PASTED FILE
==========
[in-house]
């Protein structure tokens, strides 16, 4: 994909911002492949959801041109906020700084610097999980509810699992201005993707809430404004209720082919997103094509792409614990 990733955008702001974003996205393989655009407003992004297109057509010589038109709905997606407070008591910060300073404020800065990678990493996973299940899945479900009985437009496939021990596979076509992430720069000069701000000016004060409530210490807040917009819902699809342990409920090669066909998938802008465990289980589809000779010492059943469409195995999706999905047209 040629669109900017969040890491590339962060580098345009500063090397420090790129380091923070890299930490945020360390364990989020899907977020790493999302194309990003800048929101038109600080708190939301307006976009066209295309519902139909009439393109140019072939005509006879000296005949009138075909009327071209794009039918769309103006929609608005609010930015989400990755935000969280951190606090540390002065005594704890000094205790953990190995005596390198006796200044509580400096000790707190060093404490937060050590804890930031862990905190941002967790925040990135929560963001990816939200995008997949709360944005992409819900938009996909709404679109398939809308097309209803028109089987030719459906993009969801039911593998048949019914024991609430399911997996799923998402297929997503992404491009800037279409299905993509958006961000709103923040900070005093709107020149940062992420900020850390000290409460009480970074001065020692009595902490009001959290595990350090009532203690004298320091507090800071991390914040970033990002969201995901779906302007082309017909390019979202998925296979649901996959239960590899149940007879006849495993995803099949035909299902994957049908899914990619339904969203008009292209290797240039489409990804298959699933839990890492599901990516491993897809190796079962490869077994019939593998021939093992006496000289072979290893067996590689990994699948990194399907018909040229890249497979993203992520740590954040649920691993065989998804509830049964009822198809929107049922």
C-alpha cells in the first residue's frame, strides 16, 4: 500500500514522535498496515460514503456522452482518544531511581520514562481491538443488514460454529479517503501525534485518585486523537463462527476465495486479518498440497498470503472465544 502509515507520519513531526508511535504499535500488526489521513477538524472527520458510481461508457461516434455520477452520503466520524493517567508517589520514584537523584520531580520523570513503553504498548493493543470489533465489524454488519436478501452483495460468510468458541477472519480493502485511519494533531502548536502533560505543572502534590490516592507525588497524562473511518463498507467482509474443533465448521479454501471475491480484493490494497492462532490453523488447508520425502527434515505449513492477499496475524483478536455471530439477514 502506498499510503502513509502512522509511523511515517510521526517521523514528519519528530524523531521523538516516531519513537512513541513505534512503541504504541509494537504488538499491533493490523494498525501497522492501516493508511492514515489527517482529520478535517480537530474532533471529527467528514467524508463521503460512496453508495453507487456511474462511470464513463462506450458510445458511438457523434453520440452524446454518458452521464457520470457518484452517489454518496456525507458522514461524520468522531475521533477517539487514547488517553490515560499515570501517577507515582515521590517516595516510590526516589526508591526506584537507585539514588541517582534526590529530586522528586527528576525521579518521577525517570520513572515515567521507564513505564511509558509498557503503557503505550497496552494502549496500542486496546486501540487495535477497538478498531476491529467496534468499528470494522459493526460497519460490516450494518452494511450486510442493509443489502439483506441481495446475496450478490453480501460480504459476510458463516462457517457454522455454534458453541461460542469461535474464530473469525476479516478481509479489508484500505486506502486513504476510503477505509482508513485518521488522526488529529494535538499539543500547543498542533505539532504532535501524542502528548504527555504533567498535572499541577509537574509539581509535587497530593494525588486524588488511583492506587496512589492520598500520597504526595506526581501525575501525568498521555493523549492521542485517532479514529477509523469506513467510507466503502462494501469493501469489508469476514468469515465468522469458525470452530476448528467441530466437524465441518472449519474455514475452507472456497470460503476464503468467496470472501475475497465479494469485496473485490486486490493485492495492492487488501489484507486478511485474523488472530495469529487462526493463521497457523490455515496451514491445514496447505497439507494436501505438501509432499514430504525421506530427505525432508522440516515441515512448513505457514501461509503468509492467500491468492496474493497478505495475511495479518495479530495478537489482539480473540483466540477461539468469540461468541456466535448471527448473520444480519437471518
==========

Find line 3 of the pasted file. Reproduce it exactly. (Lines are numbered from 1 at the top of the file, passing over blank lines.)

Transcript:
C-alpha cells in the first residue's frame, strides 16, 4: 500500500514522535498496515460514503456522452482518544531511581520514562481491538443488514460454529479517503501525534485518585486523537463462527476465495486479518498440497498470503472465544 502509515507520519513531526508511535504499535500488526489521513477538524472527520458510481461508457461516434455520477452520503466520524493517567508517589520514584537523584520531580520523570513503553504498548493493543470489533465489524454488519436478501452483495460468510468458541477472519480493502485511519494533531502548536502533560505543572502534590490516592507525588497524562473511518463498507467482509474443533465448521479454501471475491480484493490494497492462532490453523488447508520425502527434515505449513492477499496475524483478536455471530439477514 502506498499510503502513509502512522509511523511515517510521526517521523514528519519528530524523531521523538516516531519513537512513541513505534512503541504504541509494537504488538499491533493490523494498525501497522492501516493508511492514515489527517482529520478535517480537530474532533471529527467528514467524508463521503460512496453508495453507487456511474462511470464513463462506450458510445458511438457523434453520440452524446454518458452521464457520470457518484452517489454518496456525507458522514461524520468522531475521533477517539487514547488517553490515560499515570501517577507515582515521590517516595516510590526516589526508591526506584537507585539514588541517582534526590529530586522528586527528576525521579518521577525517570520513572515515567521507564513505564511509558509498557503503557503505550497496552494502549496500542486496546486501540487495535477497538478498531476491529467496534468499528470494522459493526460497519460490516450494518452494511450486510442493509443489502439483506441481495446475496450478490453480501460480504459476510458463516462457517457454522455454534458453541461460542469461535474464530473469525476479516478481509479489508484500505486506502486513504476510503477505509482508513485518521488522526488529529494535538499539543500547543498542533505539532504532535501524542502528548504527555504533567498535572499541577509537574509539581509535587497530593494525588486524588488511583492506587496512589492520598500520597504526595506526581501525575501525568498521555493523549492521542485517532479514529477509523469506513467510507466503502462494501469493501469489508469476514468469515465468522469458525470452530476448528467441530466437524465441518472449519474455514475452507472456497470460503476464503468467496470472501475475497465479494469485496473485490486486490493485492495492492487488501489484507486478511485474523488472530495469529487462526493463521497457523490455515496451514491445514496447505497439507494436501505438501509432499514430504525421506530427505525432508522440516515441515512448513505457514501461509503468509492467500491468492496474493497478505495475511495479518495479530495478537489482539480473540483466540477461539468469540461468541456466535448471527448473520444480519437471518